One stand was offering mystery pucks, benefiting the Lightning Foundation, an organisation dedicated to investing its resources and leadership for the enrichment of the people of Tampa Bay, focusing on meeting basic human needs and enhancing lives. Now I’m a sucker for these things, so I bought one (hey, it’s for a good cause) and got Assistant Captain Ondrej Palat! The autograph is missing a bit of the lower part of the “8”, but it’ll still make a fine addition to my collection. I haven’t had as good luck with the mystery pucks in Montreal!
The corridor around Amalie Arena opens right into the arena at multiple points, a feature I really like as it removes a sense of claustrophobia one can get from packed corridors. Walking into the stands, the scoreboard at center ice draws attention right away. Eschewing the traditional square shape, Tampa’s screen is rectangular with shorter sides at each goal end. Clean graphics and relevant information kept us entertained throughout the evening as the programming focused on stats and player stories.
Our seats were located by the Zamboni entrance, on the fifth row. I would later be very thankful for the guard rail next to my seat when a puck rocketed towards me from center ice, zoomed a few inches over the head of a police officer sitting there and hit the rail beside me, ringing it like a bell for a good 20 seconds. That rail saved me from a puck to the ribs or maybe even the crotch!
Game programs were handed out to every fan, something I wish we’d have in Montreal. Ironically, center Tomas Plekanec was identified as a “Habs to watch” because of his previous success against the Lightning, even though Habs fans will tell you he hasn’t exactly been our most dangerous player this year (or ever).
In the upper level, at our end, stands a big platform that houses the arena’s organ player. Lots of classic rock was played, along with the classic arena ditties we’re used to. His musical selection was great, and the atmosphere at Amalie Arena owes a lot to his playing. It’s a nice touch on a (sometimes) worn out classic arena element.
The Lightning players hit the ice to the sound of AC/DC’s “Thunderstruck”, a great (and obvious) choice to get the sold out crowd pumped up. The sea of blue in the stands was peppered with red Habs jerseys, most of them Canadian snowbirds who seek to escape the winter. The pre-game segment concluded with pleasant interpretations of the national anthems, with Vanessa Rodriguez of Opera Tampa singing “Oh Canada”, and Sonya Bryson, a retired US Air Force Officer, tackling “The Star-Spangled Banner”.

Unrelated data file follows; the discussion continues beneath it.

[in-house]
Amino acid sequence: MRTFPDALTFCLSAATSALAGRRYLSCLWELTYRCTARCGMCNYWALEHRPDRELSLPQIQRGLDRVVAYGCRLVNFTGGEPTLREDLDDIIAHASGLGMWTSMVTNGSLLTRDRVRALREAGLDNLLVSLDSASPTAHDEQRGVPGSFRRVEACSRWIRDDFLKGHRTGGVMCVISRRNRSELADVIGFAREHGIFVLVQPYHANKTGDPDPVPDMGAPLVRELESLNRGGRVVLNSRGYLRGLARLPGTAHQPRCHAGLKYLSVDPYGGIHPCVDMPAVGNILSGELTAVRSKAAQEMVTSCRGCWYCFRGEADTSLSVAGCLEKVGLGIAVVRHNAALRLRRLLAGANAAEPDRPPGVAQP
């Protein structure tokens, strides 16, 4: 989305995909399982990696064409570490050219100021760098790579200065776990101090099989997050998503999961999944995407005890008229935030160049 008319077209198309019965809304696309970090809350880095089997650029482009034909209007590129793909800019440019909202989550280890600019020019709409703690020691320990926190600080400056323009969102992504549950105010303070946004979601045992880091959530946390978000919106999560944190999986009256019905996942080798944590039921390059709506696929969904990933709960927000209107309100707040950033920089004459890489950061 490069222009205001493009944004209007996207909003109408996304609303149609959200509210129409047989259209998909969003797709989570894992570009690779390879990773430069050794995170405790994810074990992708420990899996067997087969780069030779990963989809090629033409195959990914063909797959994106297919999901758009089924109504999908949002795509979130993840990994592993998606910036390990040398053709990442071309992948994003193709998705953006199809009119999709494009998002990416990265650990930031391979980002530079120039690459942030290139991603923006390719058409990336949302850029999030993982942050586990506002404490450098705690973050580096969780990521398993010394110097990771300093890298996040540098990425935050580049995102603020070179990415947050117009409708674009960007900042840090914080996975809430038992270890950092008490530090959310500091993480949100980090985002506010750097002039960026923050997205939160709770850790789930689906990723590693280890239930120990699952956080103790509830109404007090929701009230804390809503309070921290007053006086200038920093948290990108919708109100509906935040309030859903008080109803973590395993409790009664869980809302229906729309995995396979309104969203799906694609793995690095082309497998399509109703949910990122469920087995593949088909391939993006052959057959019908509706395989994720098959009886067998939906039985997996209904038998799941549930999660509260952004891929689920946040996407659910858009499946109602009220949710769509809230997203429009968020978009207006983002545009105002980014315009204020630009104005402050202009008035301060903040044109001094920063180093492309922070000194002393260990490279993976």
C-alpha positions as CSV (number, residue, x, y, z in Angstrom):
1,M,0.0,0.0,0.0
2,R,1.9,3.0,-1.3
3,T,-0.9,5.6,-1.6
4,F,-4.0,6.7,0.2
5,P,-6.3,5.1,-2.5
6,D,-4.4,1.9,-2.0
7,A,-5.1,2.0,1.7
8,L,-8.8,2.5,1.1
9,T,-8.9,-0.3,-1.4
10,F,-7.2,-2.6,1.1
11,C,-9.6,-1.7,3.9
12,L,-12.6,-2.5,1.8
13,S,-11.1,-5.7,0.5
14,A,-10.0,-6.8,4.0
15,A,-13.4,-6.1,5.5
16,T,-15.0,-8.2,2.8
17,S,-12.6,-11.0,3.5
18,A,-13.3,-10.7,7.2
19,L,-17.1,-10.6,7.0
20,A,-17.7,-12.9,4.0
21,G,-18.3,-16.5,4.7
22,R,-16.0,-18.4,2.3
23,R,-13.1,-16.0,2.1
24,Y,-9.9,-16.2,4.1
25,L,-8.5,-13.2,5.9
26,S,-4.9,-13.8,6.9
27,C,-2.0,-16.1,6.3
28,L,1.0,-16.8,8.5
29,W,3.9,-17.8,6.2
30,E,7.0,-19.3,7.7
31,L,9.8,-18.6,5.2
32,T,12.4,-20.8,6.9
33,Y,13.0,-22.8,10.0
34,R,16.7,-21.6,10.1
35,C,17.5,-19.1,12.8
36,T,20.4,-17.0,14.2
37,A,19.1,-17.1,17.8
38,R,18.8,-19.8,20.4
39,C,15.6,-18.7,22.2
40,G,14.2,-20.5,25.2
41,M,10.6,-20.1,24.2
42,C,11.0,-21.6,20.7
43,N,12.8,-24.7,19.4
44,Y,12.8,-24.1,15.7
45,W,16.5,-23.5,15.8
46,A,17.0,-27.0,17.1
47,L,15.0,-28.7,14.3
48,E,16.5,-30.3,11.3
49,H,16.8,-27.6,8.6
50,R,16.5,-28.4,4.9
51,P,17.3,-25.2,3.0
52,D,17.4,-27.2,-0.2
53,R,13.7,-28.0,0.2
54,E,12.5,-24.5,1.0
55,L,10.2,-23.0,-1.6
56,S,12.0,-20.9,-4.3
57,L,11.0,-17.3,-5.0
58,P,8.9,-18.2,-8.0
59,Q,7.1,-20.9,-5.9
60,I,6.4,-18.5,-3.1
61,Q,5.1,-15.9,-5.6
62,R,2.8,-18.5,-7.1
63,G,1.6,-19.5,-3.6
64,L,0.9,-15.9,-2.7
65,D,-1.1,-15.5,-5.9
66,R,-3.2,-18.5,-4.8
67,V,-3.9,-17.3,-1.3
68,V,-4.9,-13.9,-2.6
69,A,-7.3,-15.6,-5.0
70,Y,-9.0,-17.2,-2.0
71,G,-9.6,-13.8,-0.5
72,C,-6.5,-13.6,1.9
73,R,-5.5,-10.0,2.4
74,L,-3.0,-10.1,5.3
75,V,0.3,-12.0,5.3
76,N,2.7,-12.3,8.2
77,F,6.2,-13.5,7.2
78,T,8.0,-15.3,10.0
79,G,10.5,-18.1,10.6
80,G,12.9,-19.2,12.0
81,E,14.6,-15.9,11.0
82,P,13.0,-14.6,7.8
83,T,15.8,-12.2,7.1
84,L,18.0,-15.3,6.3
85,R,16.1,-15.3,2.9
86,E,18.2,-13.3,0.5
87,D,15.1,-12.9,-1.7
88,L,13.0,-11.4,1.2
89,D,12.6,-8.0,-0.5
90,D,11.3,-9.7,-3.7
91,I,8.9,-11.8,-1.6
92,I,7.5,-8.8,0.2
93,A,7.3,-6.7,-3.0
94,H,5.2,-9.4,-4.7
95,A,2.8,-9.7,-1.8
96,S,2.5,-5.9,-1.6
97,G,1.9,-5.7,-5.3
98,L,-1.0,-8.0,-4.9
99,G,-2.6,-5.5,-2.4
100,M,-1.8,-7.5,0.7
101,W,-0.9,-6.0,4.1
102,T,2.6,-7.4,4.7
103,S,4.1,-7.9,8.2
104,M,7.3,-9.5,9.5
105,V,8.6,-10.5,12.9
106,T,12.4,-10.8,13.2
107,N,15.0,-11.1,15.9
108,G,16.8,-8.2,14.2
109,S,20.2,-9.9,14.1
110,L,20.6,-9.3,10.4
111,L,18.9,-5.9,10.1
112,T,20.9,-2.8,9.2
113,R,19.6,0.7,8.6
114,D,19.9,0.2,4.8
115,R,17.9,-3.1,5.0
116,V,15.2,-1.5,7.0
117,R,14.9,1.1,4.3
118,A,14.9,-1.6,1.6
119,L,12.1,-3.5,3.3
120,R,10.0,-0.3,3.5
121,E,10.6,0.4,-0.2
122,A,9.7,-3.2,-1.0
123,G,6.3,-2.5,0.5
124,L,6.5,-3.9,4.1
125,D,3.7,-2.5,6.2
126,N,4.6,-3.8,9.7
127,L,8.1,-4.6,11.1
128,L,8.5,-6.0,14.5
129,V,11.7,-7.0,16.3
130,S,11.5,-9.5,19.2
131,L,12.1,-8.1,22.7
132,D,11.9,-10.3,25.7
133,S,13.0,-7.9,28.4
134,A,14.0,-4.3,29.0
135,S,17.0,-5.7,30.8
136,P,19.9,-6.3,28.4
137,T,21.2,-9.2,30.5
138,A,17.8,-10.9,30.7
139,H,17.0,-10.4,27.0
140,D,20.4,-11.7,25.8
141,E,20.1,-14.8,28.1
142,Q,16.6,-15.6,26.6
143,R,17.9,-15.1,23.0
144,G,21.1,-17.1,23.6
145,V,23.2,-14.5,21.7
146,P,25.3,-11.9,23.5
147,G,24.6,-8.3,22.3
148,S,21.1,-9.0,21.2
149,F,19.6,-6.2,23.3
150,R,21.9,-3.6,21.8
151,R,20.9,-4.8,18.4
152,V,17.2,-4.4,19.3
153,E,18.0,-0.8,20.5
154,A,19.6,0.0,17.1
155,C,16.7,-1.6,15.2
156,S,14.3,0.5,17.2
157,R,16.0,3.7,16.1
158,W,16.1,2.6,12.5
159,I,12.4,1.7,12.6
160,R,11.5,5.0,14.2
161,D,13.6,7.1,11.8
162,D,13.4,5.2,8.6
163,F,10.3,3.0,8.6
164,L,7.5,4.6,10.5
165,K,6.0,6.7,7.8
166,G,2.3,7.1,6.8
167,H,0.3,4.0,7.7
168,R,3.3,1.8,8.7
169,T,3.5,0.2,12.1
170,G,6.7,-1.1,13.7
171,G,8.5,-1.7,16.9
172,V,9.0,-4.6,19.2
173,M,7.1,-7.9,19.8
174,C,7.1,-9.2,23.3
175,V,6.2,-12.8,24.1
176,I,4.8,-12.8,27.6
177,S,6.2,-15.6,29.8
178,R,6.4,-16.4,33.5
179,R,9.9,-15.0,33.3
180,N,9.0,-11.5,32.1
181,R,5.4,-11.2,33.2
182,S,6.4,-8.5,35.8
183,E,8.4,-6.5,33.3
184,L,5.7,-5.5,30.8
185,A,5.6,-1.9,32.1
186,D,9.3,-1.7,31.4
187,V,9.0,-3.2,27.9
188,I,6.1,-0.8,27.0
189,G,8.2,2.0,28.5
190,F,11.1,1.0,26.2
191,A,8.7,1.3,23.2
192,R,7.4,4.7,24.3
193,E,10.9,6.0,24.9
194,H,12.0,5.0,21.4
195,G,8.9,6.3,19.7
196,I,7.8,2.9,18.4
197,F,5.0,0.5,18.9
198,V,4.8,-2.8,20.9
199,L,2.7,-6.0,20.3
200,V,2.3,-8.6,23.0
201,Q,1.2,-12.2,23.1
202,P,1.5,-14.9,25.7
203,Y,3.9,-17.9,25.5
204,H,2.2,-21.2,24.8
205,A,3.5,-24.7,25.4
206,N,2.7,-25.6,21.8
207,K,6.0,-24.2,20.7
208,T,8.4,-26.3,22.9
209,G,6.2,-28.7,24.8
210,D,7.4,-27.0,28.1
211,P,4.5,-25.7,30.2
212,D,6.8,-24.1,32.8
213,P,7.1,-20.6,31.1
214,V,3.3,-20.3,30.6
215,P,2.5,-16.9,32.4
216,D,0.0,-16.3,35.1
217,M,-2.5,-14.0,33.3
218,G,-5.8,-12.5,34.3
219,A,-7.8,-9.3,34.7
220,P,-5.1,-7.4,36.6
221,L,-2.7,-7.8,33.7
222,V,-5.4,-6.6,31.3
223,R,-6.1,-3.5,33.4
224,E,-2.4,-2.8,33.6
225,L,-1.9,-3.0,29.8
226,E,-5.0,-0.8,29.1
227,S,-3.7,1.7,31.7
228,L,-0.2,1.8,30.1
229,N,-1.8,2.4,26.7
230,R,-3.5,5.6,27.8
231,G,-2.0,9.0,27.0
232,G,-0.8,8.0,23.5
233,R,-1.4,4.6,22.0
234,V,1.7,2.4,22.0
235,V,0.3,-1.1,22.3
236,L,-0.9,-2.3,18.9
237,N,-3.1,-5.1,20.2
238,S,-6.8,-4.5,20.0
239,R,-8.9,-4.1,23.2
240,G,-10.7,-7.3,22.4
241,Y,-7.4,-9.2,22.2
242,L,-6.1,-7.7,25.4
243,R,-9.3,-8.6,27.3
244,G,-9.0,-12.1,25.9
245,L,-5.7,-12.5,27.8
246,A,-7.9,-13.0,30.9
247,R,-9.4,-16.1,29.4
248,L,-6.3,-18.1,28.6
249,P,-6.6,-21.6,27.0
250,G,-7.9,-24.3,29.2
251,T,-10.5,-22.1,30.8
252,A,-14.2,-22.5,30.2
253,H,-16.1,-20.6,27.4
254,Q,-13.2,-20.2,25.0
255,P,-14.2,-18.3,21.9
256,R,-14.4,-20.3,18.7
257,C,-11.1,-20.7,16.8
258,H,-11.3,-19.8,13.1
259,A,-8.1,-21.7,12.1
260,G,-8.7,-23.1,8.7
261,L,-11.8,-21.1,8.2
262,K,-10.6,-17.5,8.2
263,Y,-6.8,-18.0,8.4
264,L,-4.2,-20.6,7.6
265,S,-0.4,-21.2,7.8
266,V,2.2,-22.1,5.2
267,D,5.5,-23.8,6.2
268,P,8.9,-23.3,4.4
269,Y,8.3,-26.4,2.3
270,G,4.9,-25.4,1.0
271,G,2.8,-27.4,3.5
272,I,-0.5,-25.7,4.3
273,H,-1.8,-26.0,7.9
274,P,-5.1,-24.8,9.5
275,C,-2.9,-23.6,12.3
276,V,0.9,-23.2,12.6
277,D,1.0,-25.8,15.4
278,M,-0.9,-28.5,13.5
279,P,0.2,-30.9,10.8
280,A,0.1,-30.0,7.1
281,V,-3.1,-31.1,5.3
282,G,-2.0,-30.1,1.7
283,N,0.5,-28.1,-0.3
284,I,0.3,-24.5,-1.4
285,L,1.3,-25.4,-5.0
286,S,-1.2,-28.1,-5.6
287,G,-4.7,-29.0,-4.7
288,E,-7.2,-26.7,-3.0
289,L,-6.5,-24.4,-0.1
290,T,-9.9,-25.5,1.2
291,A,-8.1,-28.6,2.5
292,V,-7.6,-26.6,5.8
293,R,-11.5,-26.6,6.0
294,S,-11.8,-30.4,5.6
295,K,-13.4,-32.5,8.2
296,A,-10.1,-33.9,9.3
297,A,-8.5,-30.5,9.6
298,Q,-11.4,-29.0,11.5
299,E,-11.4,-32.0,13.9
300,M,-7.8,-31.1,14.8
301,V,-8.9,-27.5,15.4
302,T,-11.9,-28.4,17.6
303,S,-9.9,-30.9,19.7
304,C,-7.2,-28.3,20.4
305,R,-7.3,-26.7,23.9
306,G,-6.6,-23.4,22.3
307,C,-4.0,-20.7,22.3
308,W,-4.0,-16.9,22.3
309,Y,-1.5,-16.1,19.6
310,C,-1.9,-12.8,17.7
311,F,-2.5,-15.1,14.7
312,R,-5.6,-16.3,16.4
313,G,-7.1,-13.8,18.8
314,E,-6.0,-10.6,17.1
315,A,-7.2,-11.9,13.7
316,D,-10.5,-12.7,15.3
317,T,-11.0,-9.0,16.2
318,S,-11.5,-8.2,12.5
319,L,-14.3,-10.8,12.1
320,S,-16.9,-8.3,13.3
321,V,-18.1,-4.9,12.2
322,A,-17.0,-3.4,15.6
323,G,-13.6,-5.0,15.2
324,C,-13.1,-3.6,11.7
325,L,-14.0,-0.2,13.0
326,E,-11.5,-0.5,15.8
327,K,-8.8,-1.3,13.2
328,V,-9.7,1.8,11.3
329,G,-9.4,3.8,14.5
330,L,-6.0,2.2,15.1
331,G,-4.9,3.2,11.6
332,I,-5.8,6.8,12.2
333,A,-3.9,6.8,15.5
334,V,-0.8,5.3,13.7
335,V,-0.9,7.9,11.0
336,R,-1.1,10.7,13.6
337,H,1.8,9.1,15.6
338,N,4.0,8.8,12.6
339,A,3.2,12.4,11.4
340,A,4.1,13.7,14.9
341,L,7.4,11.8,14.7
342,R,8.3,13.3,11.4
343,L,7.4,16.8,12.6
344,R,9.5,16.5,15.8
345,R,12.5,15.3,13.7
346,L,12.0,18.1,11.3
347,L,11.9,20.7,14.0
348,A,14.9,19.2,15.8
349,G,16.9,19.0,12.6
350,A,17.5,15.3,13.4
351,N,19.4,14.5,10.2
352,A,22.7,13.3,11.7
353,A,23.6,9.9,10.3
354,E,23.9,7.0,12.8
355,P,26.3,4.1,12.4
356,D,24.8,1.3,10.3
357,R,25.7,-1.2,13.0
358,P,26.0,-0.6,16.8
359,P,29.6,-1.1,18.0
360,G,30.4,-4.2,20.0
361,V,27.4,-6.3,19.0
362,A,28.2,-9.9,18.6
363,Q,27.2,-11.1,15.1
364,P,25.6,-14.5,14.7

The game had much different meanings for both teams. The locals were fighting for a playoff spot, while the Canadiens had already clinched their post-season ticket with a win in their previous game. But they say it’s better to hit the playoff with a winning streak, so the Habs weren’t about to hand out any chances to the Lightning.
I know that Lightning fans were disappointed with their team’s effort, but I felt they put pressure on their opponents all night long, despite being outshot by a wide margin. Credit goes to goaltender Andrei Vasilevskiy for making the hard stops and keeping his team in the game. After a scoreless first period, the visiting team got up on the boards with a goal by Philip Danault, on a pass from Captain Max Pacioretty.
The Haps kept their lead until the last half of the third period, when Yanni Gourde tied the score, to the fans’ delight. Both team had plenty of chances to take the lead, but the goaltenders were on and stopped everything else. We’d be going to overtime!
OT didn’t last long: after 51 seconds, Alexander Radulov beat the Lightning goal tender with a wrist shot for the win. Despite getting a point for the OT loss, this hurt Tampa’s chances of catching up to the last wild card spot. In the end, they ran out of time to make the playoffs.
As we were exiting the arena, my phone started buzzing like crazy. Turns out we showed up on television after the winning goal! Friends, family, co-workers were sending me photos of their TV screens and messages. For a few minutes, we were famous!
The worst thing is that we hate that shot. When you’re siting that close to the glass, in a corner to boot, what happens on your side of the ice is lost in a blind spot. We couldn’t really see the players celebrating so we were waiting for them to move or a replay to come on the screen. That’s why we look so serious!
The short walk back to the hotel, in warm weather, was fantastic. I know I said it felt weird to go to the game in shorts, but hey, I could get used to it. Easily.
We were in and out for a lightning trip (get it?), so we didn’t have time to visit the city unfortunately. We had a nice breakfast at the hotel cafe, then went for a walk along the waterfront. The path features many statues of people linked to the history of Tampa Bay.
The region was originally settled by Native Americans, who were wiped out by diseases brought by the first European explorers, as well as conflicts with these settlers. Spain claimed Florida, but never founded a colony in Tampa. It wasn’t until 1824, five years after the United States acquired Florida, that a first military outpost, called Fort Brooke, appeared. Civilians settled around it for protection, and the village became known as Tampa in 1849. Tampa means “sticks of fire”, in the language of the Natives inhabiting the region, possibly a reference to the frequent lightning the area gets.
At the airport, we ate at Columbia, a nice Cuban restaurant. Cuban food is something I only get to sample in Florida, it seems, and I’m always appreciative of its flavours. And that’s not counting the mojitos!